Como dizer "Chimarrão" em inglês

Donay Mendonça 22 102 1.5k
Português: Chimarrão
Inglês: Mate, a kind of tea made from mate

Exemplos:
  1. Mate, also known as chimarrão, is a traditional South American infused drink. It is prepared from steeping dried leaves of yerba mate (llex paraguariensis, known in Portuguese as erva mate) in hot water. It is the national drink in Argentina, Paraguay, and Uruguay, and drinking it is a common social practice in parts of Brazil, Chile, eastern Bolivia, Lebanon and Syria. In Brazil, it is considered to be a tradition typical of the “Gaúchos”, name given to those born in Rio Grande do Sul.
  2. Mate is a South American tea-like drink made from leaves of a South American holly called mate.

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4 respostas
Flavia.lm 1 10 95
Toc, toc...

And what's the difference between this one and chá mate?
Donay Mendonça 22 102 1.5k
Flávia,

Para mim, a forma de preparo do "chá mate" difere da do "chimarrão"; fazendo com que o sabor, por exemplo, não seja igual. Apesar do fato de que a matéria-prima seja a mesma.


Vamos aguardar os gaúchos....
Thomas 7 60 288
Very few Americans have ever heard of erva/yerba mate. If you are going to use the word among English speakers, explain it so that you will be sure it is understood. Among the few who drink it, without question, they use the vocabulary in Spanish: bombilla , and mate. Outside of Brazil, I've never heard an English speaker use bomba, cuia, erva, portacuia, etc. For chimarrão I would suggest "unsweetened yerba mate". The problem with "bitter mate" as a translation for chimarrão is that (1) the term in South American, and (2) it's not truly bitter, just unsweetened. That's something else to remember, erva/yerba mate consumed outside Brazil is usually sweetened.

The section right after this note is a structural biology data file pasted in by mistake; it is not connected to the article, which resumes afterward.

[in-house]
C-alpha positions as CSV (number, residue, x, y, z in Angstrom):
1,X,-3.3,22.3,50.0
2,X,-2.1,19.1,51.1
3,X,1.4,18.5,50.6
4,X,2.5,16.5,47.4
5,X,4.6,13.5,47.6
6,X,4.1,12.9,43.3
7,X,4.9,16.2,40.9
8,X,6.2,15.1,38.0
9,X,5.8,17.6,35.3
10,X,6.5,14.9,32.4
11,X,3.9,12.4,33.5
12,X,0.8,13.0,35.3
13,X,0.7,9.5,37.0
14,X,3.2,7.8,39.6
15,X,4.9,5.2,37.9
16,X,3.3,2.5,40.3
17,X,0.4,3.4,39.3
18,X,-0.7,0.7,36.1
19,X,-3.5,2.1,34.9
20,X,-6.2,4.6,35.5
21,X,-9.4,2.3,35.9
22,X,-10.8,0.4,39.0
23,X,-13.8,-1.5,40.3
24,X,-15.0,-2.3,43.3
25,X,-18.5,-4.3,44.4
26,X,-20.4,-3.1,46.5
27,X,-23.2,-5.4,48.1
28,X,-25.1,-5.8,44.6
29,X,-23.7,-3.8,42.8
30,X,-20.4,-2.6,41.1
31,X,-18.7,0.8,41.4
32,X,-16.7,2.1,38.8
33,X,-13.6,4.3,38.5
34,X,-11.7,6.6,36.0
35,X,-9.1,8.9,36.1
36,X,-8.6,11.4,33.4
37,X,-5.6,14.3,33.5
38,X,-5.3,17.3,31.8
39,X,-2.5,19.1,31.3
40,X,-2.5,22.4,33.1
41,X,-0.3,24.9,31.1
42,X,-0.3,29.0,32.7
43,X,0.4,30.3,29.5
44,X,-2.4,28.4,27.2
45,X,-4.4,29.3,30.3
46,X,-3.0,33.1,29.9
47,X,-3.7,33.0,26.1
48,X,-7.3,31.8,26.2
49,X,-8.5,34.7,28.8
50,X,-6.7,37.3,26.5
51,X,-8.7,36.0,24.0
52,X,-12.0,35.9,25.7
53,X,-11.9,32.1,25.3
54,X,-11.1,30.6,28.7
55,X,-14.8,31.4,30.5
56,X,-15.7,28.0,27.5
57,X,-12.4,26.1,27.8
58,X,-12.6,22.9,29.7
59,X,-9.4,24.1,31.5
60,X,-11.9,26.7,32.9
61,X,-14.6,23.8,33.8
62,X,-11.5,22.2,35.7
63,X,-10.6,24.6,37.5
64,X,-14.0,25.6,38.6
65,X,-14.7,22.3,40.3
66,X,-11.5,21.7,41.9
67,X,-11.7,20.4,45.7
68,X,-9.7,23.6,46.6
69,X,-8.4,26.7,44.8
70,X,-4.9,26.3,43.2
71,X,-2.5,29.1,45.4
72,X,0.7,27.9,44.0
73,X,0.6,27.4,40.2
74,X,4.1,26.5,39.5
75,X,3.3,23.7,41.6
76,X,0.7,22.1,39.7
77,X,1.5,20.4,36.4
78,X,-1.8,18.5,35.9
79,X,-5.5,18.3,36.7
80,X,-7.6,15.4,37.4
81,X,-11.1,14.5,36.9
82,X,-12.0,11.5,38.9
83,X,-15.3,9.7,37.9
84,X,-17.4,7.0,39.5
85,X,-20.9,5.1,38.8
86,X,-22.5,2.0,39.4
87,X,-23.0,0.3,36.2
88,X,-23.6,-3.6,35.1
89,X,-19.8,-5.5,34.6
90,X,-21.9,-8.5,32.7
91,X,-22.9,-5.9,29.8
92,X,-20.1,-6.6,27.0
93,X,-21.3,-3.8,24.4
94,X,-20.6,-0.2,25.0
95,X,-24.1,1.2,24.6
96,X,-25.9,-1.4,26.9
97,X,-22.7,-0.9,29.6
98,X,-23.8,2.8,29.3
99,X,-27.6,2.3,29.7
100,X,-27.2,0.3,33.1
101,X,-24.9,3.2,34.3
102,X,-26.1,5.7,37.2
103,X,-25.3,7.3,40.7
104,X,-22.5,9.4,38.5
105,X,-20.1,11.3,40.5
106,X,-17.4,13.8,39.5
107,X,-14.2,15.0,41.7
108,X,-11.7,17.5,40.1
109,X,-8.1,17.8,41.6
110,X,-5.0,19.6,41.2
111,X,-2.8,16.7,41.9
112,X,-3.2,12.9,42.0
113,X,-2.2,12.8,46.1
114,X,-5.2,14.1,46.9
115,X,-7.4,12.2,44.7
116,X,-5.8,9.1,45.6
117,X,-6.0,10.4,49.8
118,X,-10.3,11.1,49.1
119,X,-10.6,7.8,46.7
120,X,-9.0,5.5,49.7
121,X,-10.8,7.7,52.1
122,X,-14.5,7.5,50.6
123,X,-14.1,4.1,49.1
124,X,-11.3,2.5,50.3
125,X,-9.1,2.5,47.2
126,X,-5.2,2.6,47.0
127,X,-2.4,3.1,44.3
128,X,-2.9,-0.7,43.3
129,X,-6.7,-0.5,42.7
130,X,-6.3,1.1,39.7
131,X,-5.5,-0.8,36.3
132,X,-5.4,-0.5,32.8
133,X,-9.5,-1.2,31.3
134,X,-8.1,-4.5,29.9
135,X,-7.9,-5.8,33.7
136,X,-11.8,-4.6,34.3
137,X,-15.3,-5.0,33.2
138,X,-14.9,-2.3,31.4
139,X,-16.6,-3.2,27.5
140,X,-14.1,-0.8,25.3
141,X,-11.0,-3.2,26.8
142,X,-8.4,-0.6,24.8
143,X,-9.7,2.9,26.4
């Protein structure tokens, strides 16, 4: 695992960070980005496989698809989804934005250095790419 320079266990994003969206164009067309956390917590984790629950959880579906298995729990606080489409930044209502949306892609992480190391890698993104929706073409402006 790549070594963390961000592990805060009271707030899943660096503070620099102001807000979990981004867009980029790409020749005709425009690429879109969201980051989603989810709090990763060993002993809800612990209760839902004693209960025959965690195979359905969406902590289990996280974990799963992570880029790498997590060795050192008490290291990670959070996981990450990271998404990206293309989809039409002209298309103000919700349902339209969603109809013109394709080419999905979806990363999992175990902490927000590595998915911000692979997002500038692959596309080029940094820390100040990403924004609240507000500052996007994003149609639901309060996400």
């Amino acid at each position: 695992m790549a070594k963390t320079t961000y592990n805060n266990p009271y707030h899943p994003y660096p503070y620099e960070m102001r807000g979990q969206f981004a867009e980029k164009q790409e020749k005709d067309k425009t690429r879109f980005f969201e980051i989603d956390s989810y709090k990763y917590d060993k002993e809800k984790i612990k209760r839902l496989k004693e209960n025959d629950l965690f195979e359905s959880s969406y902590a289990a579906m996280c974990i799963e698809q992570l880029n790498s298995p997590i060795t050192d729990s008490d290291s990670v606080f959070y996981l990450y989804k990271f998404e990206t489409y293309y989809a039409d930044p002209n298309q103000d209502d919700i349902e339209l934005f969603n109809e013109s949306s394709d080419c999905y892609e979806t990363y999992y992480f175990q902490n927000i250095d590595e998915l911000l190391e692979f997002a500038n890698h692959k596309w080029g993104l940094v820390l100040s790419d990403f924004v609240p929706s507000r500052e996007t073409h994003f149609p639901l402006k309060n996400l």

I've consumed erva/mate in Paraguay, Brazil, Uruguay, Argentina, Chile, and several other countries where few people know what it is. I have a collection of cuias, bombas, mateiras, guampas, etc. that would make a Gaúcho cry in envy. I picked up a leather covered thermos in Asunción that is the envy of Larissa Riquelme. No, she can't have it. Every nationality in the "Cone" of South America thinks that it knows the best and right way to prepare it. It's like churrasco: who makes the best churrasco depends on who is speaking to you.
My dear friends I wouln't like to be mean, but I guess it would be pretty much better preseving the sense of the word by saying "chimarrão" considering the fact chimarrão is made differently and tastes too. Peace out everybody!
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